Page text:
“Debt is a cleverly managed reconquest of Africa” – Thomas Sankara

Thomas Sankara (b&w)

Thomas Sankara, former leader of Burkina Faso, was the apparent opposite of everything we are often told that success should look like. Mansions? Cars? Who? What? Get out of here. As Prime Minister and later as President, Sankara rode a bicycle to work before he upgraded, at his Cabinet’s insistence, to a Renault 5 – one of the cheapest cars available in Burkina Faso at the time. He lived in a small brick house and wore only cotton that was produced, weaved and sewn in Burkina Faso.

Going by his lifestyle, Sankara was the antithesis of success, but it is this very distinction that enabled him to become the most successful president Africa has ever seen, in terms of what he accomplished for and with his people. Sankara would not have chopped P-Square’s money given twice a chance – in fact, he might have sat him down and taught him a thing or two about the creeping menace of pop culture patriarchy – because Thomas Sankara, “The Upright Man”, was a feminist. In this and many other ways, Sankara was the African dream come true, the only living proof that hopes of African independence are not dead on arrival.

His life ended with a bullet which, according to the testimony of some involved in his assassination, was ordered by former Liberian president Charles Taylor with the support of the French and American governments, and delivered via Blaise Compaoré– Sankara’s long-time friend and colleague, and the current president of Burkina Faso. Four years prior, when Compaoré and Sankara had jointly staged the popular coup of 1983 that made Sankara president, Burkina Faso was one of the poorest countries in the world. Under Compaoré it still is – so much so that the dire circumstances led to a series of violent protestslast year.

During the years of Sankara’s administration, things were turning around, especially in the areas of health, education and the environment. Mass vaccination campaigns were rolled out with a level of rapidity and success that was unprecedented for an African country at that time. Infant mortality rates dropped. School attendance rates doubled. Millions of trees were planted in a far-sighted effort to counter deforestation. Feminism was a core element of political ideology, manifested through improved access to education for girls, and inclusion of women in leadership roles. Sankara introduced a day of solidarity in which men switched traditional gender roles – going to the market, running the household – so as to better empathise with what women handle on a daily basis. It was Africa’s greatest success story.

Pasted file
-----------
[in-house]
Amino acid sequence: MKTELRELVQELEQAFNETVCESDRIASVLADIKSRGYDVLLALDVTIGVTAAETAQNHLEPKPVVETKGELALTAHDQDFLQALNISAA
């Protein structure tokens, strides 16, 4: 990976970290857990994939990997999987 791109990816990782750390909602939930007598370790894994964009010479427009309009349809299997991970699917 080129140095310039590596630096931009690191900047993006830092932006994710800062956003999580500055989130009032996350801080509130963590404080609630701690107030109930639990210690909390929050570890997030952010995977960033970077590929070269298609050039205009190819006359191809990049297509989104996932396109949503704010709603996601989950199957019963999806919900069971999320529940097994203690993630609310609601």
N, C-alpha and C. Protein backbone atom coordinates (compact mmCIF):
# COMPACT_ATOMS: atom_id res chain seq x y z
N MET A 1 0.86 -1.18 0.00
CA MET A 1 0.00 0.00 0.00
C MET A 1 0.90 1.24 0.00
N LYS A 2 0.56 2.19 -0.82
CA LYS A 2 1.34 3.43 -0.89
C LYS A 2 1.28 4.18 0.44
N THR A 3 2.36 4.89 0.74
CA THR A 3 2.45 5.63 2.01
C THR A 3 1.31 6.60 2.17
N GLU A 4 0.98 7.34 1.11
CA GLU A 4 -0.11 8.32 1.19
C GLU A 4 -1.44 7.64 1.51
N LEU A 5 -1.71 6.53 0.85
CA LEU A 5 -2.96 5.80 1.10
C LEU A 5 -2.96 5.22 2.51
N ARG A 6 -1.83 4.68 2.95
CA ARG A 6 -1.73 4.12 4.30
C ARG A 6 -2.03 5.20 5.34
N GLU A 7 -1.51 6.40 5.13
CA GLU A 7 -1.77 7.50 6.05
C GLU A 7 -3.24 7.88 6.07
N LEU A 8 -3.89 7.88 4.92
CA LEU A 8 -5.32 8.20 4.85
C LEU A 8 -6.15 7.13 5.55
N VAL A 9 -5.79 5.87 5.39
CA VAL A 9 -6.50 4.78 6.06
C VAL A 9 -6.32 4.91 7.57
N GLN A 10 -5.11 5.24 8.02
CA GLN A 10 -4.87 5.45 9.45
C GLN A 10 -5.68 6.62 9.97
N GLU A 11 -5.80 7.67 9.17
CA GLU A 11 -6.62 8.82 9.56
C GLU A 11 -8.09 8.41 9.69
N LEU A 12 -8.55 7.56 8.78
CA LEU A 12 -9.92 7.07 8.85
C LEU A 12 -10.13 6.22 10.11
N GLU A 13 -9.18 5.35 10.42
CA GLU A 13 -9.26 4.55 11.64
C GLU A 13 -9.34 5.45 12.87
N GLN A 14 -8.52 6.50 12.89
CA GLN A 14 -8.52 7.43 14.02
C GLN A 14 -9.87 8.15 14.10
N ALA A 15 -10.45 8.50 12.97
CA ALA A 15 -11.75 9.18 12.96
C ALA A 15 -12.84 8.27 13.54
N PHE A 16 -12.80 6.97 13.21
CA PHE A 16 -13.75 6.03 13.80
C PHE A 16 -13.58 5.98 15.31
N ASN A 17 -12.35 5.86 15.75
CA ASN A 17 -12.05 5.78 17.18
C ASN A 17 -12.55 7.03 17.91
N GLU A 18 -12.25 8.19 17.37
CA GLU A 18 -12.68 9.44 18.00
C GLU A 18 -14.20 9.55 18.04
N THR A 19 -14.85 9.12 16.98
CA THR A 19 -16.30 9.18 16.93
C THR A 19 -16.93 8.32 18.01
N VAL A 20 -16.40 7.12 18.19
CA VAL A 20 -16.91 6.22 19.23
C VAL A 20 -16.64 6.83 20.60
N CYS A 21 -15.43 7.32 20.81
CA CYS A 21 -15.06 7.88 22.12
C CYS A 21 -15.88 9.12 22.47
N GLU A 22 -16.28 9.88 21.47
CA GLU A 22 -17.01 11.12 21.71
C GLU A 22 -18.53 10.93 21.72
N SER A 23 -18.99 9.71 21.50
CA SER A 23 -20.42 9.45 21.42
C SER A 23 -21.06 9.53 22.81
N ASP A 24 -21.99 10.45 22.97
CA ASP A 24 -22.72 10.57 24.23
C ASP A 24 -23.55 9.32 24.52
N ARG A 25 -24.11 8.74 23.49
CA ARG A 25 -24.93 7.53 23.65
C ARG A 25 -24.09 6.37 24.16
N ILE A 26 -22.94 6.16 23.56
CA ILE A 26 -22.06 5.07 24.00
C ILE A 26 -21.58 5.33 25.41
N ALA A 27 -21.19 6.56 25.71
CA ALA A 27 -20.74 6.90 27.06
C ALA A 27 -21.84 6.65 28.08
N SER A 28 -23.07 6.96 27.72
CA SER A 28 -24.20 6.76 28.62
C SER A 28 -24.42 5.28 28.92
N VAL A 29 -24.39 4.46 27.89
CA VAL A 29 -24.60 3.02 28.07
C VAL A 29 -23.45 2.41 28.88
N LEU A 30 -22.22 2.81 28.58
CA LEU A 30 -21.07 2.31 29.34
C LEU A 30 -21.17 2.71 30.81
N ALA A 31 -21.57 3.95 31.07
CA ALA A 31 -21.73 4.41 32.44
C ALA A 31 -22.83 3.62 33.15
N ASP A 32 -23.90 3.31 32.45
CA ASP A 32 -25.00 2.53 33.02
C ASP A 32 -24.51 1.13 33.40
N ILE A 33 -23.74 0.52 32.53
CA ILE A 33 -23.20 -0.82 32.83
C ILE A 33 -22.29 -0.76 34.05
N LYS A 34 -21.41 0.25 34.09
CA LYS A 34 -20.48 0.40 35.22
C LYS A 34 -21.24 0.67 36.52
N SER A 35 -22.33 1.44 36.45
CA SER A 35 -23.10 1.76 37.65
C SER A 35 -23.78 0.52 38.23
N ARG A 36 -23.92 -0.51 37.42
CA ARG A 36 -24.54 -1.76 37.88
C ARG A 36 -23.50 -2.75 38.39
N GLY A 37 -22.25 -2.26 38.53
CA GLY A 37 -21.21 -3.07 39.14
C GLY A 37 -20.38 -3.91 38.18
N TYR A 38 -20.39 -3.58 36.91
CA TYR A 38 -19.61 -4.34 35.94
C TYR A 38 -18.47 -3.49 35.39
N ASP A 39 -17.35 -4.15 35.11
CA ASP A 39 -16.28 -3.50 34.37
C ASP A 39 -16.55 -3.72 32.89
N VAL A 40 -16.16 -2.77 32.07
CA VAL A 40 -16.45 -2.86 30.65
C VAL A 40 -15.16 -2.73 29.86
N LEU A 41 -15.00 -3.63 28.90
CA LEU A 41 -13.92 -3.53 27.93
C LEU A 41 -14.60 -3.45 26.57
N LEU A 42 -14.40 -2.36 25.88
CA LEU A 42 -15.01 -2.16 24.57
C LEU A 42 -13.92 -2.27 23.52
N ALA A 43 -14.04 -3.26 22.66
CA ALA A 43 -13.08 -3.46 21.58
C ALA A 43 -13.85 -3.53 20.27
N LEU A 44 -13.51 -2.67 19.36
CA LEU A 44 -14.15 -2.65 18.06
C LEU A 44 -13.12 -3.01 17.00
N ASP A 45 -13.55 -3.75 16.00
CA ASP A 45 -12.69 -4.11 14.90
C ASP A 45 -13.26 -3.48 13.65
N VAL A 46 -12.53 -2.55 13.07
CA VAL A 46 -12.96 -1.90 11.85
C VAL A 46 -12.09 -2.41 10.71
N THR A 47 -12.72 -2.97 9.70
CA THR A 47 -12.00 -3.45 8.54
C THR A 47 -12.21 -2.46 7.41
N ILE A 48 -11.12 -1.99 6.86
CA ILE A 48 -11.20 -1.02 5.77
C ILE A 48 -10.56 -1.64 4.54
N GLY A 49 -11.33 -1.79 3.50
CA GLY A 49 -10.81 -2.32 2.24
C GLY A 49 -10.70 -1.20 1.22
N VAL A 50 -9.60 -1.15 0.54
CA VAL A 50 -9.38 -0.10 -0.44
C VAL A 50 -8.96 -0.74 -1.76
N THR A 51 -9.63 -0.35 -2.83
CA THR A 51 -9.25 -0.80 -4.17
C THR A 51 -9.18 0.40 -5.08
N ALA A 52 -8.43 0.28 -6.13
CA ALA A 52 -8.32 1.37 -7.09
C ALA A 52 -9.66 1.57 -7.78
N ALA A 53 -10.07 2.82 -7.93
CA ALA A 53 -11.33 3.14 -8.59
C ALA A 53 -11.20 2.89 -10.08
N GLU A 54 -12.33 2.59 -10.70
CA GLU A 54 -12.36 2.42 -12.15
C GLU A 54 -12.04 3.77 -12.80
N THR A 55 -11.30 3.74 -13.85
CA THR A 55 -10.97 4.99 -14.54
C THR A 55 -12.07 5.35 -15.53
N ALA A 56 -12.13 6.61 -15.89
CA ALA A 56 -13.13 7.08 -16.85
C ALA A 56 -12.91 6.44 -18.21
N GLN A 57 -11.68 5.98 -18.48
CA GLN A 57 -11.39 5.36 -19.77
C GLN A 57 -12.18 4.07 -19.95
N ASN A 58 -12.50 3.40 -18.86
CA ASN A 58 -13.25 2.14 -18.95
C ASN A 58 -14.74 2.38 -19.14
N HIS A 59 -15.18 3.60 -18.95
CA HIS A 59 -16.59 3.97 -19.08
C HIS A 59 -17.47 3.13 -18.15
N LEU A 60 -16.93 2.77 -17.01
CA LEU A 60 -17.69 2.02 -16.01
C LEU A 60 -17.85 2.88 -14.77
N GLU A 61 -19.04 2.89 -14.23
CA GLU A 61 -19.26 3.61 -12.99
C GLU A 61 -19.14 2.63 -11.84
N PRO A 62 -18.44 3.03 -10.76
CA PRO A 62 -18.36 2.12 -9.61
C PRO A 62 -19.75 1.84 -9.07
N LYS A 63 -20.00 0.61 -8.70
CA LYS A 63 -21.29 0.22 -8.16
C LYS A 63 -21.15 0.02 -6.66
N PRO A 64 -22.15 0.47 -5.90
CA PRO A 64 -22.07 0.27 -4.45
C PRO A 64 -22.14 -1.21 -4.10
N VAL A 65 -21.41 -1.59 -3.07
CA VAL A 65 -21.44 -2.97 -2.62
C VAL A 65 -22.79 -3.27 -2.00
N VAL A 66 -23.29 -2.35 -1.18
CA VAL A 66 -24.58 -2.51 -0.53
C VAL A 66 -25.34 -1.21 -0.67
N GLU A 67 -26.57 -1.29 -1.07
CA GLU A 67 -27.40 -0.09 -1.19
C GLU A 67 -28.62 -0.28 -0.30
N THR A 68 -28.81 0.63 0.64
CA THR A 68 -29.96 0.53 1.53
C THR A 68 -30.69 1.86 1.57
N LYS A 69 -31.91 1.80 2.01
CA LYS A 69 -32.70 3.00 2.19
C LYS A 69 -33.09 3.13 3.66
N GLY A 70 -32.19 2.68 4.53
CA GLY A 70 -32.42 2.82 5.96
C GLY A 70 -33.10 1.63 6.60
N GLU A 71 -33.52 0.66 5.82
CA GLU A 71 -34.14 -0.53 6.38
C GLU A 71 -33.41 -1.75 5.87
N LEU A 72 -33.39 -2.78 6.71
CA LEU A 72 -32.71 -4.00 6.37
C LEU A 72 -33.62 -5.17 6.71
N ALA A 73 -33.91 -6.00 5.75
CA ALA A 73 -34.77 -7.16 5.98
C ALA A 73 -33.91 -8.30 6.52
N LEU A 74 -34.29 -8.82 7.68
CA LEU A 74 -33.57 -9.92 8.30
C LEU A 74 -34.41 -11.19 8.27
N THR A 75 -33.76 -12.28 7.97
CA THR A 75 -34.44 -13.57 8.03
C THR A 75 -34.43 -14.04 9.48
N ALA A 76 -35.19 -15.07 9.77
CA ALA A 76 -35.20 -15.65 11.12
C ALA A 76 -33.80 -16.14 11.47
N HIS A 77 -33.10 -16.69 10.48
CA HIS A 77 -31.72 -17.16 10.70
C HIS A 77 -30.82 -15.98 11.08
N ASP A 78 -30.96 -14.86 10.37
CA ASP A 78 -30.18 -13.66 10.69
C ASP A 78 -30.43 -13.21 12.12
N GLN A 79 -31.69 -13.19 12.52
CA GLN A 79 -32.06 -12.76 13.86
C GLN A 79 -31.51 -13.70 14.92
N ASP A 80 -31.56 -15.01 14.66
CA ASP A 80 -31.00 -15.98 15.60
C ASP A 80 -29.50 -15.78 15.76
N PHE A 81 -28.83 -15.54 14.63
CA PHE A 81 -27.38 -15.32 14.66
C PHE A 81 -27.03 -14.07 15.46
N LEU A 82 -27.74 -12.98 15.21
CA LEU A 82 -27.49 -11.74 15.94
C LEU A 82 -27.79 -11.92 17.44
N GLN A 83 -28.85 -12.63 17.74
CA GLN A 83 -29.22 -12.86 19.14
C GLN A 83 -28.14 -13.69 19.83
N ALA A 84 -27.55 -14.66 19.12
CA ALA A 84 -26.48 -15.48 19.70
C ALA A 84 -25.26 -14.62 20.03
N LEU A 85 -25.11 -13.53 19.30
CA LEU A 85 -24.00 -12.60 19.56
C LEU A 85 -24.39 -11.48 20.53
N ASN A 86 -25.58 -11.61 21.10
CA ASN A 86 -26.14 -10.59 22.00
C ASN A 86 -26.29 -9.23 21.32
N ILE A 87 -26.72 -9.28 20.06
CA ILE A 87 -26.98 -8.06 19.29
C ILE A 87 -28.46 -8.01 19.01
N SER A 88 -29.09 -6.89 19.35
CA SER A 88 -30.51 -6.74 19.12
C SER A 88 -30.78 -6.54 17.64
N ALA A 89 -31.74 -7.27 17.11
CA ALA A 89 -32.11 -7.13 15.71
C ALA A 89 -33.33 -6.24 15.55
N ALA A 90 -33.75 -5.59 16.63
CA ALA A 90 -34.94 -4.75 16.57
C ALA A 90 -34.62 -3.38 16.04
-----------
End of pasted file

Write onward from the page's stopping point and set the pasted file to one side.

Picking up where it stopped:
How was this achieved? In a speech to the UN General Assembly, Sankara reflected on the state of Burkina Faso at the time that he had come to power, stating that “The diagnosis was clearly sombre. The root of the disease was political. The treatment could only be political.” And Sankara did not hold back with the treatment. As soon as he came into power, he set about razing the conventional structures of power and inequality.

Gone were the days of politicians living lavish lives sponsored by taxpayers’ money – Sankara issued salary cuts across the board, including for himself. The fleet of Mercedes Benzes for high-ranking officials was done away with, and the cars replaced by Renault 5s. Land and oil wealth were nationalised. While the masses celebrated, the country’s elite was enraged as decades of class inequality, which had previously favoured them, suddenly came into jeopardy.